Get Organized. The key to getting things done is to have some form of women's golf organization, formal or informal, with designated representatives. Even if there are just a few women trying to get a program organized, designate a spokesperson or some interim officer who can communicate with the leadership of the course. Nothing is more frustrating to golf professionals than a dozen women proposing individual suggestions.
Know Who You Are Speaking For. Remember that as a proponent of women's golf you have to know your customers. Are they just a certain segment - working women, for example - or are you thinking more broadly? Perhaps you want to start a league for girls' or super-seniors (women 65 and older)? Make sure you have talked with your fellow women golfers about their needs. Knowing your customers will give you the most credibility when you take your program to course management.
Think Beyond Selfish. There are many different ways for women to enjoy this game. You may be a competitive golfer. You may like 18 holes, or just nine. You may like group lessons, while others don't. Your role as a leader is to balance your interests with the interests of different segments. You need to make sure that more women play more golf and enjoy it. To grow the game you have to be inclusive.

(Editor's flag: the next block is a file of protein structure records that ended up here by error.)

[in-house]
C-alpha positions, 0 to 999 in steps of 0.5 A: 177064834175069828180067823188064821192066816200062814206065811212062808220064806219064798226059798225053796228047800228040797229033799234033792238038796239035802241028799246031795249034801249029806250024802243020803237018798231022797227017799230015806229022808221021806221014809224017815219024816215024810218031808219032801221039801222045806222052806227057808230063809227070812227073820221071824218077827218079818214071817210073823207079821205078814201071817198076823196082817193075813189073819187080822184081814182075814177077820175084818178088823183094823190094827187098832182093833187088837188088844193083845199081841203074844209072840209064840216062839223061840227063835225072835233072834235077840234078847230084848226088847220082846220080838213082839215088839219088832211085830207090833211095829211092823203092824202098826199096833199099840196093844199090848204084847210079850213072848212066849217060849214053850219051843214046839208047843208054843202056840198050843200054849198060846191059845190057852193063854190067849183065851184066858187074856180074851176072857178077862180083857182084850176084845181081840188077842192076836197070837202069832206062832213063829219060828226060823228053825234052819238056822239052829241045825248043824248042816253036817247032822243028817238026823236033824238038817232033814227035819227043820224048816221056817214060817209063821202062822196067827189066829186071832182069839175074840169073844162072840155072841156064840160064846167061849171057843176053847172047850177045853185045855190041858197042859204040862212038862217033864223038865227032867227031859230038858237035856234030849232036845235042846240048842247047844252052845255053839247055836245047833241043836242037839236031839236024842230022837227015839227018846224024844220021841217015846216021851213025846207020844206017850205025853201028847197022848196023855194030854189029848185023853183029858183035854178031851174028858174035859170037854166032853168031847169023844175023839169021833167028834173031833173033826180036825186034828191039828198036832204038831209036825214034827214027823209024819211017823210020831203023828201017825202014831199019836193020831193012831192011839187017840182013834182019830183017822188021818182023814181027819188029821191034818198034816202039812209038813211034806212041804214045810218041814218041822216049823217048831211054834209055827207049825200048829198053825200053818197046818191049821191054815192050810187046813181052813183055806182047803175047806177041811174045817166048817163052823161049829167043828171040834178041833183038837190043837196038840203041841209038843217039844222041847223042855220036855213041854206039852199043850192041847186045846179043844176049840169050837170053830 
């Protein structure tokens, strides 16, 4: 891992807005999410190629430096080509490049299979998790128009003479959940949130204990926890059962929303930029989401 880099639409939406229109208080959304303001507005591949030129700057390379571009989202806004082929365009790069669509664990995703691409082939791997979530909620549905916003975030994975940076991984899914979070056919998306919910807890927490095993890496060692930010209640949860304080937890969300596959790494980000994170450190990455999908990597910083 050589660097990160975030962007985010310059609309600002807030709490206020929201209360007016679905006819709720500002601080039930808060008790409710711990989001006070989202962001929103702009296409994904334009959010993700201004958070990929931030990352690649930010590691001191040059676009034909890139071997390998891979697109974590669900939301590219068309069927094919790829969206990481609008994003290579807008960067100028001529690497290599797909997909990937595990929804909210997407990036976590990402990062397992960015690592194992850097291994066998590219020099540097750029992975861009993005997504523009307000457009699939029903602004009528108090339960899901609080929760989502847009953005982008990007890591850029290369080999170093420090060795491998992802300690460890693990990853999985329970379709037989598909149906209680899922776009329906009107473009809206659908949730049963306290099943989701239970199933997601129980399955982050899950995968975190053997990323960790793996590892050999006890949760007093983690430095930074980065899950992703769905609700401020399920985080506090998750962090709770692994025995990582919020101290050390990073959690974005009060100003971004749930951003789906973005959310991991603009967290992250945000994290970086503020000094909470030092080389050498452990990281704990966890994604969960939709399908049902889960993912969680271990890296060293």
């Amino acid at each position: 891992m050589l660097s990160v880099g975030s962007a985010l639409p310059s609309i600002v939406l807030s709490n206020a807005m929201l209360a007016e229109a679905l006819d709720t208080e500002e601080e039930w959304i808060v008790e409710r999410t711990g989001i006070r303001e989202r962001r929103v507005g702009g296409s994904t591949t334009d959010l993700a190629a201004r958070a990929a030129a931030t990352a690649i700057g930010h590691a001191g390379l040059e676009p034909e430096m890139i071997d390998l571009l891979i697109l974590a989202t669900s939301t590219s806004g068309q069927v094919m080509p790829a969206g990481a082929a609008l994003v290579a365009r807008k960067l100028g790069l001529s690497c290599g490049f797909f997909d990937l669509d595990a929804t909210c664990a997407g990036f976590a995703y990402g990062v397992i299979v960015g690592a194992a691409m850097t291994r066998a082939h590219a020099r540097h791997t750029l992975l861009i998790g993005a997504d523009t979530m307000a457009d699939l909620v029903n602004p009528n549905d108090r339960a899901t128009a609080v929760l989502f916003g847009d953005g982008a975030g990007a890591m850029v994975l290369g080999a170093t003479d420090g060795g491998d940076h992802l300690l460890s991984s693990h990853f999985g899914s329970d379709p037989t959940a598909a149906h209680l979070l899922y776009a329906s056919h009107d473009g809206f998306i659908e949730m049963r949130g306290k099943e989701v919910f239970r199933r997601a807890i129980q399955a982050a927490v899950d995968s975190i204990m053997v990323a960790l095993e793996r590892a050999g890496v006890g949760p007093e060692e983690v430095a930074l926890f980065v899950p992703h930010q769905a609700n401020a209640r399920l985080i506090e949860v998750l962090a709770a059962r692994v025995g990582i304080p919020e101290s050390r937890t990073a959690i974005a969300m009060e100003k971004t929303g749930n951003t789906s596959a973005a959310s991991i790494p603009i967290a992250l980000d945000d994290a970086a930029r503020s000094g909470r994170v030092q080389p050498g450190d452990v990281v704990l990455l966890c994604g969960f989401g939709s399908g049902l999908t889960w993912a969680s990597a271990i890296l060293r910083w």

Establish regular communications with your golf professionals and women golfers. In fact, over-communicate. Don't wait for a problem to arise; think ahead and be proactive. Set up regular informational meetings between the staff (informal - over breakfast, lunch or cocktails) and the women representing various segments of your golf community. Make it an open discussion. Ask, "What's working well? What's not? How can we make our golf experience even better? How are we measuring our success?" Together, count the customers: how many are playing, taking lessons and improving? Communicate regularly with fellow women through newsletters and bulletin boards. And don't forget to say "thank you" to the professionals and managers when they go the extra mile to help women enjoy the game.
Use Your Best Communication Skills. It's much better to say, "How can we help the staff handle all the pairings on a Friday morning?" rather than "Why couldn't they get the bags on the right cart last week?" Don't shy away from demanding customer service, but do it without putting the staff on the defensive.
When It Comes To Complaints, Do Your Research. There will be complaints and problems, but before you bring a problem to the staff do your research. Is this a one-person issue or is it bigger? Are two women complaining that they can't play on a Tuesday, or are there 50? As a leader among your colleagues, don't ask the professionals to solve personality-driven problems, deal with them woman-to-woman first.